Owl Butterfly: The owl butterfly is proof that not all butterflies have vibrant colours. This brown coloured caterpillar can grow up to six inches long and morph into a long winged butterfly with wings over five inches in length. It can be found in Central and South America and is recognised as the largest butterfly species in America.

Cecropia Moth: Everything about this caterpillar screens healthy diet. After hatching, the cecropia caterpillar comes out black, but after molts, it turns yellow then bluish green. Even though the size of this bug alongside the short spines on the tubercles look frightening, the caterpillar causes no harm to humans.

Cairns Birdwing Butterfly: The cairns birdwing butterfly is Australia’s largest butterfly. It dwells and feeds on the leaves of aristolochia, a poisonous vine. Even though the vine is potentially toxic to humans and other animals, it doesn’t harm the caterpillar. Instead, it stores up the toxins in its multicoloured spikes and eventually matures into large butterflies.

Hag Moth (Monkey Slug) Caterpillar: Also known as the monkey slug caterpillar, this looks nothing close to regular caterpillars. It has a brown hairy body with six pairs of tentacles-like legs (short and long). As much as it minds its business, this caterpillar wants no disturbance from anyone, otherwise it stings with the hairs and causes skin irritation and allergic reactions in some people.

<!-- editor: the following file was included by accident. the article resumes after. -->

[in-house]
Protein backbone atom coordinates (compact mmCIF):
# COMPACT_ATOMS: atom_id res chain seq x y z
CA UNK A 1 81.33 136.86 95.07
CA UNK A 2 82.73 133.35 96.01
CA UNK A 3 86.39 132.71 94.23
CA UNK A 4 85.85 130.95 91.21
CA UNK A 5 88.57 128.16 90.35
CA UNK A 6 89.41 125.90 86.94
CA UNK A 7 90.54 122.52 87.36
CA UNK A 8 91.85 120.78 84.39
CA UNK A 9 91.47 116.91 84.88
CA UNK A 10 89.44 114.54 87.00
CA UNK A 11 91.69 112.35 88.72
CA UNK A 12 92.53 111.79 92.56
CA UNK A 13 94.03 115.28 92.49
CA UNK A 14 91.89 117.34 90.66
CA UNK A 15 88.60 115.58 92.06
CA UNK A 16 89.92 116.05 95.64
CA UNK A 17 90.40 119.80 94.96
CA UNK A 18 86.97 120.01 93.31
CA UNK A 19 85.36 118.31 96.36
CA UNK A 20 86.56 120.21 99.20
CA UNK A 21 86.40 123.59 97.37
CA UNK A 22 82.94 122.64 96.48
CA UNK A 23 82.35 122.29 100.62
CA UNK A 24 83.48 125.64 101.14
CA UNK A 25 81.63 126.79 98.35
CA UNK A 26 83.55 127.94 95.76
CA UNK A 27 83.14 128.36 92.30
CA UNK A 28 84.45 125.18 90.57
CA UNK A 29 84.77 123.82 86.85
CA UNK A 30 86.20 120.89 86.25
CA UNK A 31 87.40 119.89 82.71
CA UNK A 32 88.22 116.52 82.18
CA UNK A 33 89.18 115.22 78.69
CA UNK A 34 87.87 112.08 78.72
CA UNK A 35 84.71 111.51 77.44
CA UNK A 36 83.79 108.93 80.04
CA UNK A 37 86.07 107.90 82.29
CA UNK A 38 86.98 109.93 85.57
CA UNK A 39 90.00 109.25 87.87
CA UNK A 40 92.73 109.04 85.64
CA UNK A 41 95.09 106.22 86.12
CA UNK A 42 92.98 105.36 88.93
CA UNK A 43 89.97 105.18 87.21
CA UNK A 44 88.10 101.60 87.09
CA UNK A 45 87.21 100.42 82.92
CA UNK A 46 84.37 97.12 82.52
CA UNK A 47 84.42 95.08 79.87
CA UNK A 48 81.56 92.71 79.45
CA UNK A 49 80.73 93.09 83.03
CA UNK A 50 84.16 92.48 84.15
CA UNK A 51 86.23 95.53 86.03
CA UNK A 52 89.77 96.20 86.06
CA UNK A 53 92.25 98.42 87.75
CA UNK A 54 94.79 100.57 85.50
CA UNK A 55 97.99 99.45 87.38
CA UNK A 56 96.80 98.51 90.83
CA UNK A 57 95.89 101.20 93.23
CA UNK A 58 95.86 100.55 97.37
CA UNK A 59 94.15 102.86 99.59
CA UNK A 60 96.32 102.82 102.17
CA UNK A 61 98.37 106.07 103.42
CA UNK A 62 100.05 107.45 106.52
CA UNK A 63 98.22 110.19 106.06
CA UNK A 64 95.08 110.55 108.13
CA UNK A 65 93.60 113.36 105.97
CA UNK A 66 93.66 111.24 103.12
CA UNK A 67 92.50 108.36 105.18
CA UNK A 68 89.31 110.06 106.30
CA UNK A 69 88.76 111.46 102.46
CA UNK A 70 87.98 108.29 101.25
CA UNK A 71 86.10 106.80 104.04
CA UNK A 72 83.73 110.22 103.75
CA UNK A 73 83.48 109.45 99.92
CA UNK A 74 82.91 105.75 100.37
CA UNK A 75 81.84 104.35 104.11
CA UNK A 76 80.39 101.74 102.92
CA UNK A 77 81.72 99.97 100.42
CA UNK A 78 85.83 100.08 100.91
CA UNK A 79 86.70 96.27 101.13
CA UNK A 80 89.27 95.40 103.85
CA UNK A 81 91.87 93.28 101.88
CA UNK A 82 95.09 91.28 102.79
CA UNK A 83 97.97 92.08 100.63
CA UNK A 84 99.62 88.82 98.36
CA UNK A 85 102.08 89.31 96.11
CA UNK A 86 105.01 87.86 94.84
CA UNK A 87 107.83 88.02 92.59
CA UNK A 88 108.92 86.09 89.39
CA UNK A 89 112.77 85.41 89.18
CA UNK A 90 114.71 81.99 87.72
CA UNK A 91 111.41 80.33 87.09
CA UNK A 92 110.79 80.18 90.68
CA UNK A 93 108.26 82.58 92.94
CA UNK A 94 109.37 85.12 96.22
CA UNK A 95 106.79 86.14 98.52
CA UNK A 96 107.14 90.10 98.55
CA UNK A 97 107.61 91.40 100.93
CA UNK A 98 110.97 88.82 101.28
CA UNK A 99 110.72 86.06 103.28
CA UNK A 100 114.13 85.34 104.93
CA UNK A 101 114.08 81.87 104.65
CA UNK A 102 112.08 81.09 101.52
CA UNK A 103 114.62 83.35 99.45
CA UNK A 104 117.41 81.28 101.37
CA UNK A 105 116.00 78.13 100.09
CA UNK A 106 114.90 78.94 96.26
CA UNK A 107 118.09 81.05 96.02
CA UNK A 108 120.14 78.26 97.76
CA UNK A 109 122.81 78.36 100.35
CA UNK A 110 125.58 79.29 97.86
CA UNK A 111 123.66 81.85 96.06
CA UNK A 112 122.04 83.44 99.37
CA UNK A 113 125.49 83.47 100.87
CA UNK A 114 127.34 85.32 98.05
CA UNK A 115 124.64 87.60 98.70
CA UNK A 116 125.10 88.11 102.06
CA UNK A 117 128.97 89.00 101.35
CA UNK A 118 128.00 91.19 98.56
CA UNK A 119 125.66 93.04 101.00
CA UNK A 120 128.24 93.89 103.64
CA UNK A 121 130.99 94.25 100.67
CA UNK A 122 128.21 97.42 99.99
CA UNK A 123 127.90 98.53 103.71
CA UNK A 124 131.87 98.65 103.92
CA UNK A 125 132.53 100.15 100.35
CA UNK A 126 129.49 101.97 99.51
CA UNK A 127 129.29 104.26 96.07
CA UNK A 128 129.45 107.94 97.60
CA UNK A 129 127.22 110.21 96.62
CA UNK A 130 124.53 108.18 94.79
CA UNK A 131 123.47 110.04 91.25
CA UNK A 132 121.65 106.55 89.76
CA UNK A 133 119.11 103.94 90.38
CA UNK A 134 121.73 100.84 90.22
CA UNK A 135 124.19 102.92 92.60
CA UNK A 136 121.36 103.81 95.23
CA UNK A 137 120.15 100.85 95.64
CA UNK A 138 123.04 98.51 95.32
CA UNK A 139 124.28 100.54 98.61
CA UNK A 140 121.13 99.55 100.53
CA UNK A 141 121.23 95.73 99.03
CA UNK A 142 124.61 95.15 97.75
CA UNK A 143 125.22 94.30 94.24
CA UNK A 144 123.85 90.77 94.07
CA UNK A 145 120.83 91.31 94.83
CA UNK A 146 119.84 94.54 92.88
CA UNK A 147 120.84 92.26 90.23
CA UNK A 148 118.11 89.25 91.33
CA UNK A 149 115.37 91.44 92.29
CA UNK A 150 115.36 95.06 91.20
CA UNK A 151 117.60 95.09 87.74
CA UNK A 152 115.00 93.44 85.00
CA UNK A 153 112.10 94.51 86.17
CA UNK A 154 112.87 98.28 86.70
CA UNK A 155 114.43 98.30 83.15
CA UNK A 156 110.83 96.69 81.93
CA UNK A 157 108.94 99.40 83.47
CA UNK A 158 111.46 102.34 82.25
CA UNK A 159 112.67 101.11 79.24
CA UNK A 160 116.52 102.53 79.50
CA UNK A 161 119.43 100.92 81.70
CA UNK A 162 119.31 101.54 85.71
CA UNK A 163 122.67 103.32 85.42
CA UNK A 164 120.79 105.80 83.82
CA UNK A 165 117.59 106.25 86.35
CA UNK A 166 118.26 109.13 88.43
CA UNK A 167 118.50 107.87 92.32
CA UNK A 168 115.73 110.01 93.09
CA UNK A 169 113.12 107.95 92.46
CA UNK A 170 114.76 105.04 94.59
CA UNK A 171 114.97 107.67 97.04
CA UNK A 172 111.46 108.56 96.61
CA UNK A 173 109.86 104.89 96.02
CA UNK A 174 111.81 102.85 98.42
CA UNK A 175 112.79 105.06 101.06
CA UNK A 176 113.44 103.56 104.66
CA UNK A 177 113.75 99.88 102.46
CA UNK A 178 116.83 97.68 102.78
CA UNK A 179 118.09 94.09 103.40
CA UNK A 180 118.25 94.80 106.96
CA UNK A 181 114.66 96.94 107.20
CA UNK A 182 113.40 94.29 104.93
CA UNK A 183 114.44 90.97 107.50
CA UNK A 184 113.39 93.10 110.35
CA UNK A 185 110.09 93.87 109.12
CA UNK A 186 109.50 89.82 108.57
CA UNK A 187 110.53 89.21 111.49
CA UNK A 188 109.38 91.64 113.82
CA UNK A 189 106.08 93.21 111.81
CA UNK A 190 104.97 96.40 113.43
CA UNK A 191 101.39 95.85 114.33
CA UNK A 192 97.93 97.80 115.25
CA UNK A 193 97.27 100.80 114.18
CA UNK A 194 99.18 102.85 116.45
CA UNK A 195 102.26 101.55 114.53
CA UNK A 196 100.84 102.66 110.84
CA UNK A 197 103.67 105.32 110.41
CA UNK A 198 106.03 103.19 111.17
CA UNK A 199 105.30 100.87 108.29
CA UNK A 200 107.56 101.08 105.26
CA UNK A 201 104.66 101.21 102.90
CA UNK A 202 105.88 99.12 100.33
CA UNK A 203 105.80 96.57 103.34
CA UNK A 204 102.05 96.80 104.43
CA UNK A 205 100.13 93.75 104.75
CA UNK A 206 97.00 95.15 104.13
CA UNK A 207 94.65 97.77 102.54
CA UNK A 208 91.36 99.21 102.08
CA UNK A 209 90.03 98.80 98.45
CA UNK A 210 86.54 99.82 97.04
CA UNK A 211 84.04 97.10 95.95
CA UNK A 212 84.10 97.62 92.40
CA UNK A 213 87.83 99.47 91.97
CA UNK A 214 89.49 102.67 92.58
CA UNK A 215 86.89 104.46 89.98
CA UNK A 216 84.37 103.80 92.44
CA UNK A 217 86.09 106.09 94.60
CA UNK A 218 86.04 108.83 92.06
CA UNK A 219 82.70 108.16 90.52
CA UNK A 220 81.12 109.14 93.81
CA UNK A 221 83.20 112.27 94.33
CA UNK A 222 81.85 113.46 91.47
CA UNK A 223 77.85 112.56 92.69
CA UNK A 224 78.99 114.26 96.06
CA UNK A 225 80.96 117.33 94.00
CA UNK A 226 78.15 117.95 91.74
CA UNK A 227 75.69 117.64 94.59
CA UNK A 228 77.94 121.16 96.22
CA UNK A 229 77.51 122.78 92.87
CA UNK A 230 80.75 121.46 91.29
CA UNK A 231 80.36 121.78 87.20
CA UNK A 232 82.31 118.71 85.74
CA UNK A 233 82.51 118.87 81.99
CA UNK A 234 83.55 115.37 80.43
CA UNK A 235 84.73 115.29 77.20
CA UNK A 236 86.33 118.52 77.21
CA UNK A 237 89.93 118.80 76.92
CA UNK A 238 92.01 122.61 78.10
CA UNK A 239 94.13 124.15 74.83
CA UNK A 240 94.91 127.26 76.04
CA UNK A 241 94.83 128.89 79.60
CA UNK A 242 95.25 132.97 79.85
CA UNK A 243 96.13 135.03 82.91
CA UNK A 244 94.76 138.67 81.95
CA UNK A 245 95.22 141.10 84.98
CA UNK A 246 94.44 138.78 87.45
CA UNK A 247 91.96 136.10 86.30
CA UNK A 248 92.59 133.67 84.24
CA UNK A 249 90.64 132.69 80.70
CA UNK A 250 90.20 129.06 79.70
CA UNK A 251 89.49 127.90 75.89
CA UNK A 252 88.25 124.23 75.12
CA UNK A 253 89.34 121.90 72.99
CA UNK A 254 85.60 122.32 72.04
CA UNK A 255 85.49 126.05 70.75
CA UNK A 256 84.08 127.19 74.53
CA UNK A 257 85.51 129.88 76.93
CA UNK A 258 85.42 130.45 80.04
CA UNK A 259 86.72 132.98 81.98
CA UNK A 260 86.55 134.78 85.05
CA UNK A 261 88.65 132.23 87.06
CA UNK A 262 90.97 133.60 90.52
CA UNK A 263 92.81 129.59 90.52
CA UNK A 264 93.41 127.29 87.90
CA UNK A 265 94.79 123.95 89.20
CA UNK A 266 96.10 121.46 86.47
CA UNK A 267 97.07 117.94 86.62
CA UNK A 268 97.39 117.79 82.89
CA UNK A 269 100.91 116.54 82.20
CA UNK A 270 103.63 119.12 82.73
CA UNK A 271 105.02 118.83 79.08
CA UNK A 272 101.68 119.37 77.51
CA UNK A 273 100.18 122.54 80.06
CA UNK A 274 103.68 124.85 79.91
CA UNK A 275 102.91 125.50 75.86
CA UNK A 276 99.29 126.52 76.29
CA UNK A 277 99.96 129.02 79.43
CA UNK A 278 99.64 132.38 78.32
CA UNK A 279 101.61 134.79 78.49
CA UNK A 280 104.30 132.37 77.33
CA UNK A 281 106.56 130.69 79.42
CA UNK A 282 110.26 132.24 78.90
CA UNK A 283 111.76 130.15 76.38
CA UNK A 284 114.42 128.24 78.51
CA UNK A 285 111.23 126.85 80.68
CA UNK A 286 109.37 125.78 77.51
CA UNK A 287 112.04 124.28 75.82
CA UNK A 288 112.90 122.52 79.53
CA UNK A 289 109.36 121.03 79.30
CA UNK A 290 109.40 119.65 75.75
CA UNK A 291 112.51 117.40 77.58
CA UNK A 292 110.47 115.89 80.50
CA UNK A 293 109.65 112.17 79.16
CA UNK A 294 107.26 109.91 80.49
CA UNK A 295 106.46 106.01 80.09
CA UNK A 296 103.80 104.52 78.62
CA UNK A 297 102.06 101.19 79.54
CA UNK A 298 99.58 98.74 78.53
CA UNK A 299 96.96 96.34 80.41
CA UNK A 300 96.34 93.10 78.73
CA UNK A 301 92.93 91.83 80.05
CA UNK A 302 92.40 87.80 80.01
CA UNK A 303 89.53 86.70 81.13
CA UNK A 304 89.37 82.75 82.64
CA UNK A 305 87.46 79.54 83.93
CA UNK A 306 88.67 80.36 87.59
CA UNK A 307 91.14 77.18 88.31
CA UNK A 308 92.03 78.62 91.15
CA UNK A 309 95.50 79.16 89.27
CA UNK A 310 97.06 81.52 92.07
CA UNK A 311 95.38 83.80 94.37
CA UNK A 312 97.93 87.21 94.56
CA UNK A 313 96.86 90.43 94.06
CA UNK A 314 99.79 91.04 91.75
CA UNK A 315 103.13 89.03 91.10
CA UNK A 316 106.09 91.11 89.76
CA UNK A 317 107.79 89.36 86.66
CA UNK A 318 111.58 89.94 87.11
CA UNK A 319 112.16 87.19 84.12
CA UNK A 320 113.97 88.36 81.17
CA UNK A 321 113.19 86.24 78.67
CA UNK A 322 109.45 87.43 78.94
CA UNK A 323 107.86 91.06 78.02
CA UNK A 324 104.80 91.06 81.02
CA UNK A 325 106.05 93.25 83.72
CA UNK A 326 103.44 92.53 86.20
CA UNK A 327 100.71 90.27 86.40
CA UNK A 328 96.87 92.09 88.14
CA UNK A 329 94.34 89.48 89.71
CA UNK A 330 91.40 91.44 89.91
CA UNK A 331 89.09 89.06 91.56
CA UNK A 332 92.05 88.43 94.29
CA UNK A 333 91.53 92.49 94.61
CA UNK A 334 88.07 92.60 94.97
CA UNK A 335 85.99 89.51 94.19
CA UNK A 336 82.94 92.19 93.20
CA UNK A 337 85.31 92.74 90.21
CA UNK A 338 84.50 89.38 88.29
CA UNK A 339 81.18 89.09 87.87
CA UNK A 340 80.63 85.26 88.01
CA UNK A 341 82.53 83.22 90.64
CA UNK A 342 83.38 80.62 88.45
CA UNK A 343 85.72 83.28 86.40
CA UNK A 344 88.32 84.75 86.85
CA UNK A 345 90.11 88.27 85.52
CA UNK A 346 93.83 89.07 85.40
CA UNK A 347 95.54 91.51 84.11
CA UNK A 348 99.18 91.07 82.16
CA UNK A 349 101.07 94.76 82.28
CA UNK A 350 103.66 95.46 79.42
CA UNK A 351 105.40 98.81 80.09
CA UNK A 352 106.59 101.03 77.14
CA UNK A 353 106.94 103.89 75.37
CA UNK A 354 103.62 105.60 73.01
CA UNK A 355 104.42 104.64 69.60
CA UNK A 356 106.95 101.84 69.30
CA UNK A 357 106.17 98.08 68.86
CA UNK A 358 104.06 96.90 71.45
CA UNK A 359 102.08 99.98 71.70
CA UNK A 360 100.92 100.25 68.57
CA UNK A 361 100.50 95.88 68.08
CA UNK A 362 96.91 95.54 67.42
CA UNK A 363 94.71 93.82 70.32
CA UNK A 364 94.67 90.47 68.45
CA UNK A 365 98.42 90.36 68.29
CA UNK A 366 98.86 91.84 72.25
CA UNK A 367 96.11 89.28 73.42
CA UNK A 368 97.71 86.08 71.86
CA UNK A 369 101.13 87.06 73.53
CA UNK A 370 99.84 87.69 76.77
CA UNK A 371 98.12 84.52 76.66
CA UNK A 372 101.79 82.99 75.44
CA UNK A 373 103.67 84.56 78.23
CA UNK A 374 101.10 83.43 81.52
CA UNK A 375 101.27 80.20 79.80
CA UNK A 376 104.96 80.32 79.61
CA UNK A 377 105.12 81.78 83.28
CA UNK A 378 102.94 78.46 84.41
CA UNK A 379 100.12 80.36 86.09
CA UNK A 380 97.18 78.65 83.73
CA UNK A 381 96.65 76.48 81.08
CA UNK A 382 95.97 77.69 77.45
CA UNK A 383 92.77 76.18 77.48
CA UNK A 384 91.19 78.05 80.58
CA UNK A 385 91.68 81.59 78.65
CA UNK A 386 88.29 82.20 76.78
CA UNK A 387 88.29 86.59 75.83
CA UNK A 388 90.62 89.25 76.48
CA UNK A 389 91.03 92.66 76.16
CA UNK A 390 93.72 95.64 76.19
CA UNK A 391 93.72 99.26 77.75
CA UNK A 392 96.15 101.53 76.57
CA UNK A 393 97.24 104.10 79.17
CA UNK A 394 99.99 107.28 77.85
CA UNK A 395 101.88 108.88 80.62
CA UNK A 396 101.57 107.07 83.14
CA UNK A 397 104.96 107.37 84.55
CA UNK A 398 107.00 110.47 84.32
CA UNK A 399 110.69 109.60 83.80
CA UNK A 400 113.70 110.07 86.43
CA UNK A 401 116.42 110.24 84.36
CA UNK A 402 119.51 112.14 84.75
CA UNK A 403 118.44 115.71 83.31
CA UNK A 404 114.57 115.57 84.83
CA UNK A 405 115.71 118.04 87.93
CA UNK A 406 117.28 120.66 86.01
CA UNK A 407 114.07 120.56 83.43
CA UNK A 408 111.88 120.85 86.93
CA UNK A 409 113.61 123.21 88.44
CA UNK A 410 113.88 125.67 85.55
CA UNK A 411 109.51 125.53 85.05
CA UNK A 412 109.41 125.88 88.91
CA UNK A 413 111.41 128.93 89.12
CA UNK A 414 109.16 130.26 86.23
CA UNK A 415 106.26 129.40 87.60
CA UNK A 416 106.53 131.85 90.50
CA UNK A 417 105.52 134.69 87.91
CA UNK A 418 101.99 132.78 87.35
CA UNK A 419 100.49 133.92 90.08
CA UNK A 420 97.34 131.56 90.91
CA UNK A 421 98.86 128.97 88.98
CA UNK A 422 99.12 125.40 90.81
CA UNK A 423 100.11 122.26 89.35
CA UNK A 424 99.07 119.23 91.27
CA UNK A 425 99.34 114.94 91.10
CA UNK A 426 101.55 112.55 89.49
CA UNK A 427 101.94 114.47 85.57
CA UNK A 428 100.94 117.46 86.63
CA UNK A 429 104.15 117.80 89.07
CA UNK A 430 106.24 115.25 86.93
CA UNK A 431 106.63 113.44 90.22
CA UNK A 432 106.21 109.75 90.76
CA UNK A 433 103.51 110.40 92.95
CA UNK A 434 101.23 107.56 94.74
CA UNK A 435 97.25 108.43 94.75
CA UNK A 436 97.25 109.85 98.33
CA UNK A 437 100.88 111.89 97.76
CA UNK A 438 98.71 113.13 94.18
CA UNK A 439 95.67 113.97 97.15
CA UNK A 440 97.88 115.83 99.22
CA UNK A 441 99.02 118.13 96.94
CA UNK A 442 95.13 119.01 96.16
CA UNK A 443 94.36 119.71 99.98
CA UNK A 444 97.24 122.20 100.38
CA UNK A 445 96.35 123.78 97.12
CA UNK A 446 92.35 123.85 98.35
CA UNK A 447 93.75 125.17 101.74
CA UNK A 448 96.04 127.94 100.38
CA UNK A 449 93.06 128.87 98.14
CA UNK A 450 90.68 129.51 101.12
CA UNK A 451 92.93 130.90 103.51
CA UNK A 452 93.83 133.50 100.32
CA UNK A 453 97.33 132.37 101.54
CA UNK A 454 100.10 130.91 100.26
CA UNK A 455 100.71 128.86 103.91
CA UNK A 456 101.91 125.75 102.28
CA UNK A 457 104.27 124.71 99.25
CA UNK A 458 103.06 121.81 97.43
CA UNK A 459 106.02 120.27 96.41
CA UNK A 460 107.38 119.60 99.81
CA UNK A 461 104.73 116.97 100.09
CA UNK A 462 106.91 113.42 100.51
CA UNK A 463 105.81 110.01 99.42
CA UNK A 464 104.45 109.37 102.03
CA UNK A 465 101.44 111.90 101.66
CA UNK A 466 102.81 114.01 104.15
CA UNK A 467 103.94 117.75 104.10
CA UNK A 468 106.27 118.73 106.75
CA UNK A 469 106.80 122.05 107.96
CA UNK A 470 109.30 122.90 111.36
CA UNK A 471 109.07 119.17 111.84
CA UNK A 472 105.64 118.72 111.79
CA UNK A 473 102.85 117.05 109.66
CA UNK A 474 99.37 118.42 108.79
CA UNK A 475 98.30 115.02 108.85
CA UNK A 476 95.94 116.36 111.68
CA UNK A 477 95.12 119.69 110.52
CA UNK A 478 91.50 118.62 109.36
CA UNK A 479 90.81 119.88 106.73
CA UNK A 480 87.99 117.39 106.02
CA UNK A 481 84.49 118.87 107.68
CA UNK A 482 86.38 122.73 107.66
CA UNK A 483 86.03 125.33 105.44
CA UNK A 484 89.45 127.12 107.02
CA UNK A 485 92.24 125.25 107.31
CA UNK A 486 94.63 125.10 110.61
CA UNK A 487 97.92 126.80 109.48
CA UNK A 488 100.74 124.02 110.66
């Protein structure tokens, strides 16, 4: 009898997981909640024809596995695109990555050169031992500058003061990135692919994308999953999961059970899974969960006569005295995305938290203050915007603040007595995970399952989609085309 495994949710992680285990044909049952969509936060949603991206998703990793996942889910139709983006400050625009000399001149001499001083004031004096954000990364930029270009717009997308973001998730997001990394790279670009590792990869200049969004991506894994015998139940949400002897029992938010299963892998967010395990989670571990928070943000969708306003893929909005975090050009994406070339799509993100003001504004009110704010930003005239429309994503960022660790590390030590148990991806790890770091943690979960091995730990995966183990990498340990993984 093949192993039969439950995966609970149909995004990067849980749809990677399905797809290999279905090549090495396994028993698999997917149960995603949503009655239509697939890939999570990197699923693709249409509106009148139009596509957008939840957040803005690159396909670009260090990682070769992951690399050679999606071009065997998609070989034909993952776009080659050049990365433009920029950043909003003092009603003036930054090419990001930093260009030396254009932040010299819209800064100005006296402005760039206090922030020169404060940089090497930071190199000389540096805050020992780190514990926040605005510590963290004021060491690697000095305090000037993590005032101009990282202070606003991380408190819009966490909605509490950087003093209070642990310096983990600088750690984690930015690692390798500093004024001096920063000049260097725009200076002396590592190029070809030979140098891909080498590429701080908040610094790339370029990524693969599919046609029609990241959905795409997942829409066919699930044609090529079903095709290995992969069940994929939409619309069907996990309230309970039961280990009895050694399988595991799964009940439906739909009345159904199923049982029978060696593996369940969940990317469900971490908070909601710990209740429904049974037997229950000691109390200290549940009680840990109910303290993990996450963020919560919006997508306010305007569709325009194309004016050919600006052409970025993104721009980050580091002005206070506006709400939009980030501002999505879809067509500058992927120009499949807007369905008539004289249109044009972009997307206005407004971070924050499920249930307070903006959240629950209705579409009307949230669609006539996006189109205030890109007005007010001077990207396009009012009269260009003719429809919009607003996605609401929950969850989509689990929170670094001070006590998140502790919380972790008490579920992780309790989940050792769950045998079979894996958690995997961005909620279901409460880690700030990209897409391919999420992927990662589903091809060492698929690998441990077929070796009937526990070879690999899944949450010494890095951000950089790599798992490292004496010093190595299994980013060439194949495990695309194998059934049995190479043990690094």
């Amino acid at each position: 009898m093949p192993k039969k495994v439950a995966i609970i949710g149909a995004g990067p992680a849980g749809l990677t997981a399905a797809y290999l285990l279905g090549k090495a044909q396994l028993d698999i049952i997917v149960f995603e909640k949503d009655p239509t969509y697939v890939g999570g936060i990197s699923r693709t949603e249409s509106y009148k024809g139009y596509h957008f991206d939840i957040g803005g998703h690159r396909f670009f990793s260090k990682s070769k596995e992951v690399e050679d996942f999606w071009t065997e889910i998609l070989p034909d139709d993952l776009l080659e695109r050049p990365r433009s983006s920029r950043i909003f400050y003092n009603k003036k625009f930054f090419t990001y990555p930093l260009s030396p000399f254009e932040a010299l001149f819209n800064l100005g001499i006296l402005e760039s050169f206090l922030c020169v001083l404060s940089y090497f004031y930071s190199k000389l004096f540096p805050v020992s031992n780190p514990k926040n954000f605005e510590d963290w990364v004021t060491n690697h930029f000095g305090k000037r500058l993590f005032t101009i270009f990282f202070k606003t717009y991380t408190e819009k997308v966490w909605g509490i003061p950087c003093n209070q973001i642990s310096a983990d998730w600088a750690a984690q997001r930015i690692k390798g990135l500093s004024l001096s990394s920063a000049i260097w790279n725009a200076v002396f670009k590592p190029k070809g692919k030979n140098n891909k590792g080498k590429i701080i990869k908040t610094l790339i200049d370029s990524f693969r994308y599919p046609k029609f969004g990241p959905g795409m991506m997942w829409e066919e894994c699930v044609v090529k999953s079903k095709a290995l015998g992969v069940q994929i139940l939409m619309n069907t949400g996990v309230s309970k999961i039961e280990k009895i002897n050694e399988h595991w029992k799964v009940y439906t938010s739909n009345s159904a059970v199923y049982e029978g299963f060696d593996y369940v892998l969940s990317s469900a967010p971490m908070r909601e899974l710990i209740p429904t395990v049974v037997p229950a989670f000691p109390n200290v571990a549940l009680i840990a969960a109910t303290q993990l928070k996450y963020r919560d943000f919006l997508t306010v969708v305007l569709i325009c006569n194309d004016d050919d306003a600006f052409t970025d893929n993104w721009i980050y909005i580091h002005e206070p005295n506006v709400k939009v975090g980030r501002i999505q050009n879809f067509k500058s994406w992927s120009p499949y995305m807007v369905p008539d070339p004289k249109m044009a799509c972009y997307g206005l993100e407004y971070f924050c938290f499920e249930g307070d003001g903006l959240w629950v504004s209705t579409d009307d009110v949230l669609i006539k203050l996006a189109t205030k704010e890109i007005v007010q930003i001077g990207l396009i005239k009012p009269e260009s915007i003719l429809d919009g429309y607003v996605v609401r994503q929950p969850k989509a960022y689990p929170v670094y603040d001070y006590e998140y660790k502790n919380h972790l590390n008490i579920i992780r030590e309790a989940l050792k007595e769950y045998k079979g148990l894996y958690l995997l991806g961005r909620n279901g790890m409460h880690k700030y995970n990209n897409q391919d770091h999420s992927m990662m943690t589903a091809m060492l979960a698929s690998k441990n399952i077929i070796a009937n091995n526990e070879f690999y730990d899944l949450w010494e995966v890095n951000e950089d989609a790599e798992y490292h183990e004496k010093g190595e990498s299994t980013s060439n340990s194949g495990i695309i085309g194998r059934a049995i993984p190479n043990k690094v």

These are just a few examples of the incredible diversity found among caterpillars and their subsequent transformations into butterflies and moths. By understanding their life cycles and appreciating their beauty, we can gain a deeper appreciation for these remarkable creatures that grace our natural world.

Emmanuella Koughna

Born with an innate gift of storytelling, Koughna Emmanuella has engraved her name on the minds of her audience by seamlessly blending profound insights with captivating prose. Over the course of four years, each of her work has been a testament of mastery of language and an ability to plumb the depths of human emotion, weaving intricate tapestries that resonate with readers across the globe. In her free time, she volunteers with animal shelters in her locality where they cater to homeless pets and other animals who need care. She also enjoys traveling, reading, and karaoke.